With this time away from the physical office, I’ve thought a lot about the world of work and how it has changed completely overnight. It’s as if we were suddenly thrust into a world that we had only previously seen on television and all we know for certain these days is that the world as we knew it will never be the same.
As a talent acquisition professional, I was used to the traditional corporate-America grind: commuting to the office every day, many meetings, logging long hours, commuting home, rinse and repeat. Largely, that is also the experience we were selling our prospective employees and contingent workers as well — but of course with amazing benefits (where relevant), a fabulous culture, innovative projects and fantastic perks! Now, many of us still don’t have a commute and we are in essence marketing a virtual workplace and talent experience.
The exposed flaws. The virtual environment has essentially served as a full-length magnifying mirror – showing us the best in ourselves but also exposing our flaws. Many of the hairline cracks in our infrastructure and process foundations — those cracks that we used to step over promising to address at a later date, such as system integrations, broken workflows, resource limitations, etc. — are now wholly exposed. Not to mention those completely unforeseen challenges that literally no one has faced before. From scrambling to develop virtual onboarding and offboarding to navigating online interviews and creative equipment distribution, we have been continually on our toes. Layer on top of that virtual teambuilding, employee development, and cultivating a company culture, and suddenly retention also becomes a challenge earlier in the lifecycle than we would typically think.
Take inventory. So now that we’ve all seen ourselves in the mirror, it’s time to take inventory. And this is where you as staffing suppliers can step in and provide your own perspective. Top of mind for me is the way the pandemic has and will alter our talent acquisition strategies and overall working culture. This is the time to ask the hard — and sometimes vulnerable — questions, like what is working for you and your business in current state and what is not? How and where has performance suffered or strengthened? Has the pandemic altered job descriptions or led to the creation/dissolution of certain roles? Have you been able to attract a more diverse workforce given that virtual work is the norm? If not, why? Have you had to alter the strategic goals of the organization and how might you prevent having to do so in the future? Do you have any concerns in retaining or attracting talent once physical company locations are reopened? Odds are unless you were a predominant virtual workplace prior to the pandemic, you have testimony that spans the spectrum of success and failure. This is data to be learned from and not swept under the rug as an aberration!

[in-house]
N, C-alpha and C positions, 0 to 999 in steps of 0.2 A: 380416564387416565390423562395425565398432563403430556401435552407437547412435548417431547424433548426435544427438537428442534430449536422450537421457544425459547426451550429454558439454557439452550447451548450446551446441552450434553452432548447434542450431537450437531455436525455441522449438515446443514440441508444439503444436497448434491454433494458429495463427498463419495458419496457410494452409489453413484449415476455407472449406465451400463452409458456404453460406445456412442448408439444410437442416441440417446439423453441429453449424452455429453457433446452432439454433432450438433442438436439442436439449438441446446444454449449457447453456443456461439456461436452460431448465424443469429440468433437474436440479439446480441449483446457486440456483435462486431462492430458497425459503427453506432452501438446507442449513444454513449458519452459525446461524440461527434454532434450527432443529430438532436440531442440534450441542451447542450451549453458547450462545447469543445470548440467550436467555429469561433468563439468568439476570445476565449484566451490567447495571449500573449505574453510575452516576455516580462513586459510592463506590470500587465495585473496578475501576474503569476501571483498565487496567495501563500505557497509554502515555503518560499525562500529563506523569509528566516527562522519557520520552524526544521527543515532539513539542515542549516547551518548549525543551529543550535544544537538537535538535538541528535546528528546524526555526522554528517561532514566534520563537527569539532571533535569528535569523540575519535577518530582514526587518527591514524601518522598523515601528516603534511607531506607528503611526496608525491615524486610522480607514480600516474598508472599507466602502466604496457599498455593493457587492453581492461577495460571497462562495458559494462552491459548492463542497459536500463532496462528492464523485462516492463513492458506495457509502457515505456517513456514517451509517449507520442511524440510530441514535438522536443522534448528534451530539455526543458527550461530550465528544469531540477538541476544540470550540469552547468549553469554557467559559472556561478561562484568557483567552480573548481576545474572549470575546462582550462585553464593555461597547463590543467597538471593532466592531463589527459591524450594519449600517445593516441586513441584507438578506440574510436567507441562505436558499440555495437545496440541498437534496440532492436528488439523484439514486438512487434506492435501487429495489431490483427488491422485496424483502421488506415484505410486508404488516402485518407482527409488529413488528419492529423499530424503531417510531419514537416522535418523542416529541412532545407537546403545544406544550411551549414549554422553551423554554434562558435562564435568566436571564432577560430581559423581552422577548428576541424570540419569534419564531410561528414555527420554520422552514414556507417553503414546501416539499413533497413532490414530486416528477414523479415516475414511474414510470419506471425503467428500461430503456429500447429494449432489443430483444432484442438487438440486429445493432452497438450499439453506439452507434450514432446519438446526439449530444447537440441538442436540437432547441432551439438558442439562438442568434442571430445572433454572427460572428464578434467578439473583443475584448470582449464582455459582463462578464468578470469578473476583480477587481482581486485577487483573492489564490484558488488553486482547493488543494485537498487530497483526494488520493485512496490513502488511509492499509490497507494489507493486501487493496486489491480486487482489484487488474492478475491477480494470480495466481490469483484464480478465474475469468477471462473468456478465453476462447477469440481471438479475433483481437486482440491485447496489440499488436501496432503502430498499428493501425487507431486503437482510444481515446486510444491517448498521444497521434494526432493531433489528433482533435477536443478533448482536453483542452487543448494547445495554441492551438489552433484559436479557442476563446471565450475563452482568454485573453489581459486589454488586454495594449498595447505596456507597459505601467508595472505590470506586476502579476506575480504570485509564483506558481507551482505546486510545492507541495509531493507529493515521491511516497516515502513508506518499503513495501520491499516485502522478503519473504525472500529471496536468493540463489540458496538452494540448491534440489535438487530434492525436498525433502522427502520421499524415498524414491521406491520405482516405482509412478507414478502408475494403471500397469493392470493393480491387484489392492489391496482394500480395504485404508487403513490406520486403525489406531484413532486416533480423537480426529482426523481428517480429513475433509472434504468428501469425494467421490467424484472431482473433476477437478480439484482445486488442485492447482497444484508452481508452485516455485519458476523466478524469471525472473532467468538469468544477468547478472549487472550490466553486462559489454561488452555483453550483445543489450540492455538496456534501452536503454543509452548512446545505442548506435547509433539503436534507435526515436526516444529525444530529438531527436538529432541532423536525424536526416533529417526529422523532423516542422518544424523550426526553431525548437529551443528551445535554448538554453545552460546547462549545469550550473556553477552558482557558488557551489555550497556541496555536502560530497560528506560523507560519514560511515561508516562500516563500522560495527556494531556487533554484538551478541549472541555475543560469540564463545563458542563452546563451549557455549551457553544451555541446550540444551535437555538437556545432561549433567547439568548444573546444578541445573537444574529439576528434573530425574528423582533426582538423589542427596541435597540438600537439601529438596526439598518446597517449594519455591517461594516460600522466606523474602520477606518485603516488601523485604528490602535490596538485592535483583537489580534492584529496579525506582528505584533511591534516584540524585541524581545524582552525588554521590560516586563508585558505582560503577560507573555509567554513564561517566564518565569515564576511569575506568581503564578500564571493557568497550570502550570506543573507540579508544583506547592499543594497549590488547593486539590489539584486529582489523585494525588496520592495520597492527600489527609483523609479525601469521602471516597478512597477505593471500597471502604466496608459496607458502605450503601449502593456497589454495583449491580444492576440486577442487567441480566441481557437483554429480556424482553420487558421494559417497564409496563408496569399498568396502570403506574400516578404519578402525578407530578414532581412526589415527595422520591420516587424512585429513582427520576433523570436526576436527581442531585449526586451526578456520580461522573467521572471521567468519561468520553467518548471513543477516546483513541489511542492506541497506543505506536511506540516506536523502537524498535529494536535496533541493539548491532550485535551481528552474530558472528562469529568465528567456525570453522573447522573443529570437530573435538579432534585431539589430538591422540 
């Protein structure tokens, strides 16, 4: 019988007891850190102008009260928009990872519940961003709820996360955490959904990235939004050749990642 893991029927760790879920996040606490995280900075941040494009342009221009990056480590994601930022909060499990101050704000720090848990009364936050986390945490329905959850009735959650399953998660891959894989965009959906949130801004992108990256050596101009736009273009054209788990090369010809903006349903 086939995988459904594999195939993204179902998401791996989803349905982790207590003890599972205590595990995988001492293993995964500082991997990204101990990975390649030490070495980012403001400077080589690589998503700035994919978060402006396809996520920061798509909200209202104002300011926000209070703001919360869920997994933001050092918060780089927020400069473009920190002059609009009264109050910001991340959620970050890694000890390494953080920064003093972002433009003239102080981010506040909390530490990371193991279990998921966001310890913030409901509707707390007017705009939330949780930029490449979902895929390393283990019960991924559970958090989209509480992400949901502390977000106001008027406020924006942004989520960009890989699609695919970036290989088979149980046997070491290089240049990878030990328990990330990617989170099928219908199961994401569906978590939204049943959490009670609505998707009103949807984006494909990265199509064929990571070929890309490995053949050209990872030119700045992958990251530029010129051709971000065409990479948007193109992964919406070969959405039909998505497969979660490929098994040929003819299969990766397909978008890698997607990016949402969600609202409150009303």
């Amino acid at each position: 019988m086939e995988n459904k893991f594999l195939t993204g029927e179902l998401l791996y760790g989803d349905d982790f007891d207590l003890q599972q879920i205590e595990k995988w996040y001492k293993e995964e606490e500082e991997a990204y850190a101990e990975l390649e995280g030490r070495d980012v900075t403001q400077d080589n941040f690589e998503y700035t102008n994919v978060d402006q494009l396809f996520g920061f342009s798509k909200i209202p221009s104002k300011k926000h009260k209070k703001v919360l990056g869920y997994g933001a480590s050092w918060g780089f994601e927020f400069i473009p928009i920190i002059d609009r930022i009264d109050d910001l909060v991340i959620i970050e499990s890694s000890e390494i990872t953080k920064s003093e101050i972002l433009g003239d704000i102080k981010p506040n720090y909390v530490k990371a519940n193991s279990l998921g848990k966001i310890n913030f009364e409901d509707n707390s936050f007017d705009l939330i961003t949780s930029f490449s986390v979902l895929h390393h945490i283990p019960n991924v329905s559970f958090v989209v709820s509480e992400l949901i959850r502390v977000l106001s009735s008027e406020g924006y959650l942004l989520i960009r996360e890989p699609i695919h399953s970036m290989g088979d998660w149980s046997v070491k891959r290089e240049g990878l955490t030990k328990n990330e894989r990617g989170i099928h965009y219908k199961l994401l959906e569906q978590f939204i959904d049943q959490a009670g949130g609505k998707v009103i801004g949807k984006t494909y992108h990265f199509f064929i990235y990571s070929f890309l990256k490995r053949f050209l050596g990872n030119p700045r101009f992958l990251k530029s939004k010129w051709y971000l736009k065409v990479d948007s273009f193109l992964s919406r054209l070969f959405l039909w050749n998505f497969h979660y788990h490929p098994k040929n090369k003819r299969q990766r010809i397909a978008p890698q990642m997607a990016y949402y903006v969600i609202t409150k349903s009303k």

Contingents. From the contingent perspective, virtual work has allowed our company to attract candidates that would have previously turned us down due to our lack of remote options. Our suppliers are able to expand their search area beyond our commuting radius. Many of those managers who did not trust virtual work before are now some of its biggest advocates. Yet we have also struggled with remote communication, noticed gaps in documentation and SOPs, seen a slight uptick in contingent workers feeling disconnected from their employer of record, and at times failed to establish relationships with teammates we’ve never met in person. I am not sure any of these experiences are unique to my organization, but it is all valuable data as we determine who we are and how we do business moving forward as a result of Covid-19.
“What we’ve always done” is out the window and we are now faced with many challenges, questions and lessons. But let us not lose sight of the opportunity we have also been presented. Get excited about the freedom you have to shape your image into something better than ever before!